Fractional shares are helping to drive increased trading, especially when it comes to shares of in-demand but high-priced technology stocks like those of Amazon, financial industry executives said Friday during a JConnelly Virtual Media Roundtable.
About 50% of trades made across Apex Clearing’s clients’ platforms during the second quarter of 2020 were fractional-based, according to Bill Capuzzi, the firm’s CEO.
Although many investors believe in the concept of investing in companies they know and most investors are Amazon customers, most accounts “don’t have enough money in them to buy even one share” of that firm’s stock, and “that’s a problem,” he said.
Amazon was the second-most popular stock owned by millennial investors in the second quarter, according to Apex. But one share of it closed the quarter at $2,759, an amount larger than the average millennial investor’s overall account value, Apex noted.
We are, however, “starting to see companies which have historically over the last five years just let their stocks continue to run up” now do “stock splits to bring that price [down to a] somewhat more reasonable” level, he said.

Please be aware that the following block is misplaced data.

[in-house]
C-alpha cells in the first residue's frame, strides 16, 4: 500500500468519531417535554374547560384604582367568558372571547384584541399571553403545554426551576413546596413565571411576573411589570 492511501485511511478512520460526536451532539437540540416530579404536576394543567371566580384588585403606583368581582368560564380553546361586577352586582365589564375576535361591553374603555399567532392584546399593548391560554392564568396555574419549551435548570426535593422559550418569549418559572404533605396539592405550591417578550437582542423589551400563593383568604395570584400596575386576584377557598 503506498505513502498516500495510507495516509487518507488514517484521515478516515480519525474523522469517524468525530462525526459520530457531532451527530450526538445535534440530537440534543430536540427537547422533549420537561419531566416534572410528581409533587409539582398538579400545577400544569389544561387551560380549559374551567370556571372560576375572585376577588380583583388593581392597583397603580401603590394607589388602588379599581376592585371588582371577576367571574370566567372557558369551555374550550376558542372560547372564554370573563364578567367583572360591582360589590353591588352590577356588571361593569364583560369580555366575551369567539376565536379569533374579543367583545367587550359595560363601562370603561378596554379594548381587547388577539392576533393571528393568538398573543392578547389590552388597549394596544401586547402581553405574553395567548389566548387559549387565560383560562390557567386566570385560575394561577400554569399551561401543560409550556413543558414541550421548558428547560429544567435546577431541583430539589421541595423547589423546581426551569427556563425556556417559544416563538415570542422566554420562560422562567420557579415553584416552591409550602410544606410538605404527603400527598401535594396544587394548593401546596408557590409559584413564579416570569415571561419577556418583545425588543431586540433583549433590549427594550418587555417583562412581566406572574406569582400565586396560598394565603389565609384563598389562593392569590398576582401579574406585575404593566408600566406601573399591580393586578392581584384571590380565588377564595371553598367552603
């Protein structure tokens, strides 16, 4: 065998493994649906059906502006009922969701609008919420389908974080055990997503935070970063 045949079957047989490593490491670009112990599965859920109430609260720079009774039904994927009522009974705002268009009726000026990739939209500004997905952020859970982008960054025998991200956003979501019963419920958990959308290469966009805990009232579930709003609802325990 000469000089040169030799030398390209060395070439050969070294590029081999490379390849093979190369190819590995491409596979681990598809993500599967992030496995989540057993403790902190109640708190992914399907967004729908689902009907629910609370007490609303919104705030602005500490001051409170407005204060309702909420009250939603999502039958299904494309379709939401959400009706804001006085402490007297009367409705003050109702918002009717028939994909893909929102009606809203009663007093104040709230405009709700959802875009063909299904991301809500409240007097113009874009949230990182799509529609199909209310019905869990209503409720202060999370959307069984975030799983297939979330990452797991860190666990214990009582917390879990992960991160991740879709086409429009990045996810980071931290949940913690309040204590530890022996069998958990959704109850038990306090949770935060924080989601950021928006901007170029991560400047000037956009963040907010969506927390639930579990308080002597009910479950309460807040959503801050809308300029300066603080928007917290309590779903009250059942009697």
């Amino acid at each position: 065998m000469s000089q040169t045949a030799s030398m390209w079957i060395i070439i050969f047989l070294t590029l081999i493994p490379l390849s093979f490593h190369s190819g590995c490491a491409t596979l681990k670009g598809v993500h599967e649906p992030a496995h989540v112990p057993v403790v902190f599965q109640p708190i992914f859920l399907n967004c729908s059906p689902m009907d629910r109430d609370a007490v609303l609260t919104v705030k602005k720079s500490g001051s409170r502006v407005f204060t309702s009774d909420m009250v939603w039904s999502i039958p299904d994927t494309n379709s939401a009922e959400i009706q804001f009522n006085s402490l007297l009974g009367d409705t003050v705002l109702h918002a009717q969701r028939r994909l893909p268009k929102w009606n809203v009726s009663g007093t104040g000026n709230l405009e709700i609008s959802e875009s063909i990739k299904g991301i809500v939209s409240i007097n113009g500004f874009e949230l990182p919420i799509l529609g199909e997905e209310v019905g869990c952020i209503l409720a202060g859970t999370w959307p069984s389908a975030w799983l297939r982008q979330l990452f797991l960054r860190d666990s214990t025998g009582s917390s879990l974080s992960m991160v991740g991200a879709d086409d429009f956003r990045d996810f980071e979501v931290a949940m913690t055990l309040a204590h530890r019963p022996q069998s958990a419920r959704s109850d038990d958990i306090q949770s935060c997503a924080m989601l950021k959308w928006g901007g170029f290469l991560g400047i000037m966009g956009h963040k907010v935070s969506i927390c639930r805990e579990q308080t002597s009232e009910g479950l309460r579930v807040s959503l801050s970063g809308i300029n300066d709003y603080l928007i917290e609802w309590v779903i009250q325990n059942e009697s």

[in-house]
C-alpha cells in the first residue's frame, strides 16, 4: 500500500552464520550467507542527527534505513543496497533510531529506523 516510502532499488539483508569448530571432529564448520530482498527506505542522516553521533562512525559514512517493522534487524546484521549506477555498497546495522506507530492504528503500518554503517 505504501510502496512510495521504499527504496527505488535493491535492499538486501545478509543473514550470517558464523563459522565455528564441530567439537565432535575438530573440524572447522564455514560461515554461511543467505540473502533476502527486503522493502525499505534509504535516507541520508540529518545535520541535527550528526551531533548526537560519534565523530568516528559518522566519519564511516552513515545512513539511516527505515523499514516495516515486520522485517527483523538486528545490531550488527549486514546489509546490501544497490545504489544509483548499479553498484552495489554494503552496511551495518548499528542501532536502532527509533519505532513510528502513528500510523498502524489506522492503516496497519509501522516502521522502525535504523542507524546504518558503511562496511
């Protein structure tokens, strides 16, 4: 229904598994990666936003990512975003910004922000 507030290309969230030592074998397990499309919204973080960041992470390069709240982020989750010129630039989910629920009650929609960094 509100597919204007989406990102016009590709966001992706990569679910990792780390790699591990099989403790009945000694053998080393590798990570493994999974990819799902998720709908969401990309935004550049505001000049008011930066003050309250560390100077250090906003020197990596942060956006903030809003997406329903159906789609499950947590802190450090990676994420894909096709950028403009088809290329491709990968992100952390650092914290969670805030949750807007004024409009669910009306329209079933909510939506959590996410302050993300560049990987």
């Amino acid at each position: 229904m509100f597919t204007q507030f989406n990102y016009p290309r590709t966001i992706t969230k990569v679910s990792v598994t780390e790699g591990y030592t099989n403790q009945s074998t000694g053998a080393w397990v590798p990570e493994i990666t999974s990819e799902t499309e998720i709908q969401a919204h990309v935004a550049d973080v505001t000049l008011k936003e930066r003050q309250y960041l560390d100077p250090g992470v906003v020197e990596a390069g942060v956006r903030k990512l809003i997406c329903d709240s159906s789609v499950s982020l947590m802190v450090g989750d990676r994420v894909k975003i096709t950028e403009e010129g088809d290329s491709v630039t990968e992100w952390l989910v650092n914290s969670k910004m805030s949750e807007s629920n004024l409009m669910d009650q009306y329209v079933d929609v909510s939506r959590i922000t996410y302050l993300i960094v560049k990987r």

The additional challenge is “there aren’t that many folks out there that are offering fractional share custody,” he said.
That, however, is starting to change. In May, Charles Schwab said it would soon let retail investor clients buy partial shares of S&P companies’ stock. That news came almost seven months after Schwab said it planned to move into fractional shares. Schwab Stock Slices became available in June for as little as $5 each.
One factor that has “fueled a lot” of growth for investment and banking fintech firm Stash is its Stock-Back program in which clients get stock rewards whenever they use their debit cards for a purchase, Brandon Krieg, CEO and co-founder of that firm, told viewers.